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V. Development Gains Tax

23.78. Certain types of gains on land have characteristics distinguishing them from gains on other assets. Three main varieties of gain can occur with land:

  • (a) Gains from carrying on a business in land dealing or development. These are essentially the same as any other business activity, with the land forming the trading stock of the enterprise and the gains, as now, normally being taxed as income. (It should be noted that the Committee's recommendations in paragraph 23.76 will ensure that such profits are taxed as income even if the transaction is an isolated one.)
  • (b) Gains arising from the realisation of the land by its owner where there has been no change of permitted use. These gains would emanate from inflation or from the normal operation of rising market demand when a commodity is in fixed supply. Such gains would normally be taxed as capital gains.
  • (c) Gains arising from the actions of public authorities in permitting change of use of the land together with any gains arising from associated or consequential development carried out upon that land. These mainly take the form of gains upon the re-zoning of land or the granting of development approval for a large project and gains resulting from subsequent sub-divisional or other development operations.

23.79. The third category of gains has one main characteristic distinguishing it from other capital gains. The change-of-use gains are made possible, not by the efforts of the individual, but by the planning decisions of public authorities. As such, they should enure more to the benefit of the whole community than they do now or would


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do under a capital gains tax of the kind proposed. Where the actions of the community give rise to a sudden increase in land values, as in the case of population growth leading to the re-zoning as residential of outer suburban or rural land, the community has a right to a greater share in such increases. The taxation system should if possible be brought to bear on such gains by taxing them more severely than if they were ordinary capital gains.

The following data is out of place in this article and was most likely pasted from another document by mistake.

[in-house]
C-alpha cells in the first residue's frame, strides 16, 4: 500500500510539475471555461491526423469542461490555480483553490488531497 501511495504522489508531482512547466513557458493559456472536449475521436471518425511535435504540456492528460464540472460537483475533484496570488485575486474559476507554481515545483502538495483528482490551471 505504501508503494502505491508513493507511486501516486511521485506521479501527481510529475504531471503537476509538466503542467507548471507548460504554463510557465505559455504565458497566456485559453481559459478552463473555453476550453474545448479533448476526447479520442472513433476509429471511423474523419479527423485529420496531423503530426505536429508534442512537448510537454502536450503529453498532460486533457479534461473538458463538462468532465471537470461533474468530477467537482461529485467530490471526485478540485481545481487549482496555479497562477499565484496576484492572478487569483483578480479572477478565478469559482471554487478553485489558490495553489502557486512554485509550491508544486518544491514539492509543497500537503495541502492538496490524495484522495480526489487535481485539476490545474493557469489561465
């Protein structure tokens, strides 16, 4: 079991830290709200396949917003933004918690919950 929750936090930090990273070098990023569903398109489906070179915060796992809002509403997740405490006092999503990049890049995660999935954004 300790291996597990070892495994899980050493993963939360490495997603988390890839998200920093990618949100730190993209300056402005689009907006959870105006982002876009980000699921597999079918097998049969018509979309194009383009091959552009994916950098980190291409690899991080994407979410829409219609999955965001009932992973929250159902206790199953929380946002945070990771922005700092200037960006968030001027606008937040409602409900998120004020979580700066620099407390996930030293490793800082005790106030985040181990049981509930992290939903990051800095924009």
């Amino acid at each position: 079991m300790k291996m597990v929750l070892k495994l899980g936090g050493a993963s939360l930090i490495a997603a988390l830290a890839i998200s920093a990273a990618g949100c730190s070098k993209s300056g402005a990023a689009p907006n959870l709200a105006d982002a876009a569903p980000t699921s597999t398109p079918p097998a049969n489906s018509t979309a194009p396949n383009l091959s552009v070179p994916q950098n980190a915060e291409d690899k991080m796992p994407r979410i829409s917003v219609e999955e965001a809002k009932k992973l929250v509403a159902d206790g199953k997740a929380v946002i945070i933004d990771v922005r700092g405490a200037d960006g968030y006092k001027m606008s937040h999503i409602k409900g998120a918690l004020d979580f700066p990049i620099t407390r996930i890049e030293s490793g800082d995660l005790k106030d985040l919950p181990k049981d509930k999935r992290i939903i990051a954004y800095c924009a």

23.80. A tax on the gains arising from the disposal or deemed disposal of land with development potential was foreshadowed by the Conservative Government in the United Kingdom in late 1973 and a Bill to give effect to this was then introduced by the present United Kingdom Labour Government in the early part of 1974 and enacted as a part of the Finance Act 1974. This Act was extremely complicated in its provisions and application and was subject to considerable debate and criticism. The Australian Government's Budget proposals for taxing land gains of this type appear to be a somewhat simplified version of the United Kingdom provisions. However, it is understood that the United Kingdom Government will now not be giving effect to the recent legislation but intends instead to introduce a special development land tax. Details of this latest proposal are not yet available.

23.81. The Committee has been unable to undertake a full study of the ramifications and difficulties of the various systems for taxing the increment in land value attributable to changes in the permitted use of land. While the equity arguments for a tax of some sort on these gains in addition to a capital gains tax are impressive, any such tax must undoubtedly be extremely complex, difficult to administer and productive of some inequities and anomalies. Accordingly, the Committee makes no recommendations in this area but suggests that any proposals for such a tax should be subject to the widest possible public debate before their introduction.

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